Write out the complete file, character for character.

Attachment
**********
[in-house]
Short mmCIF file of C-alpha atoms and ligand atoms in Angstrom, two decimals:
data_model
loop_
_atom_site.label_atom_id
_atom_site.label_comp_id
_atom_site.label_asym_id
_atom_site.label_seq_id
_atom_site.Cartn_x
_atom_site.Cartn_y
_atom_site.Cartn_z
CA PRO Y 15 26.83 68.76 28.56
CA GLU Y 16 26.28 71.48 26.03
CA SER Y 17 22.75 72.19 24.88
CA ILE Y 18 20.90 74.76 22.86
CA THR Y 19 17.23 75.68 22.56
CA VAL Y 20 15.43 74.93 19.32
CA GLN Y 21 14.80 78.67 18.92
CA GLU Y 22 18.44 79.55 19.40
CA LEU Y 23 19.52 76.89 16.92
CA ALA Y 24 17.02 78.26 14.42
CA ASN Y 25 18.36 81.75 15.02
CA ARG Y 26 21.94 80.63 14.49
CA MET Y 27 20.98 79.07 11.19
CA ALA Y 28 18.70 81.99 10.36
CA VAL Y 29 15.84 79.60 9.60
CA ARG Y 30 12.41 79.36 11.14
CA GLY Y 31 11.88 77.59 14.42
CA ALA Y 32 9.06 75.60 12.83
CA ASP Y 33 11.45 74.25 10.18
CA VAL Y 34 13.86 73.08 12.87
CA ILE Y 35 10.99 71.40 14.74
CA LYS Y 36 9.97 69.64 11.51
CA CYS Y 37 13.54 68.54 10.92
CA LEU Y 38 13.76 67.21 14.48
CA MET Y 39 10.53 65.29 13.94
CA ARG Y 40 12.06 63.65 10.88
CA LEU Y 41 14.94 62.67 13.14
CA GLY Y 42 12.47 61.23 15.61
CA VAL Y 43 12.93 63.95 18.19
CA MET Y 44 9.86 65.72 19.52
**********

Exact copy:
[in-house]
Short mmCIF file of C-alpha atoms and ligand atoms in Angstrom, two decimals:
data_model
loop_
_atom_site.label_atom_id
_atom_site.label_comp_id
_atom_site.label_asym_id
_atom_site.label_seq_id
_atom_site.Cartn_x
_atom_site.Cartn_y
_atom_site.Cartn_z
CA PRO Y 15 26.83 68.76 28.56
CA GLU Y 16 26.28 71.48 26.03
CA SER Y 17 22.75 72.19 24.88
CA ILE Y 18 20.90 74.76 22.86
CA THR Y 19 17.23 75.68 22.56
CA VAL Y 20 15.43 74.93 19.32
CA GLN Y 21 14.80 78.67 18.92
CA GLU Y 22 18.44 79.55 19.40
CA LEU Y 23 19.52 76.89 16.92
CA ALA Y 24 17.02 78.26 14.42
CA ASN Y 25 18.36 81.75 15.02
CA ARG Y 26 21.94 80.63 14.49
CA MET Y 27 20.98 79.07 11.19
CA ALA Y 28 18.70 81.99 10.36
CA VAL Y 29 15.84 79.60 9.60
CA ARG Y 30 12.41 79.36 11.14
CA GLY Y 31 11.88 77.59 14.42
CA ALA Y 32 9.06 75.60 12.83
CA ASP Y 33 11.45 74.25 10.18
CA VAL Y 34 13.86 73.08 12.87
CA ILE Y 35 10.99 71.40 14.74
CA LYS Y 36 9.97 69.64 11.51
CA CYS Y 37 13.54 68.54 10.92
CA LEU Y 38 13.76 67.21 14.48
CA MET Y 39 10.53 65.29 13.94
CA ARG Y 40 12.06 63.65 10.88
CA LEU Y 41 14.94 62.67 13.14
CA GLY Y 42 12.47 61.23 15.61
CA VAL Y 43 12.93 63.95 18.19
CA MET Y 44 9.86 65.72 19.52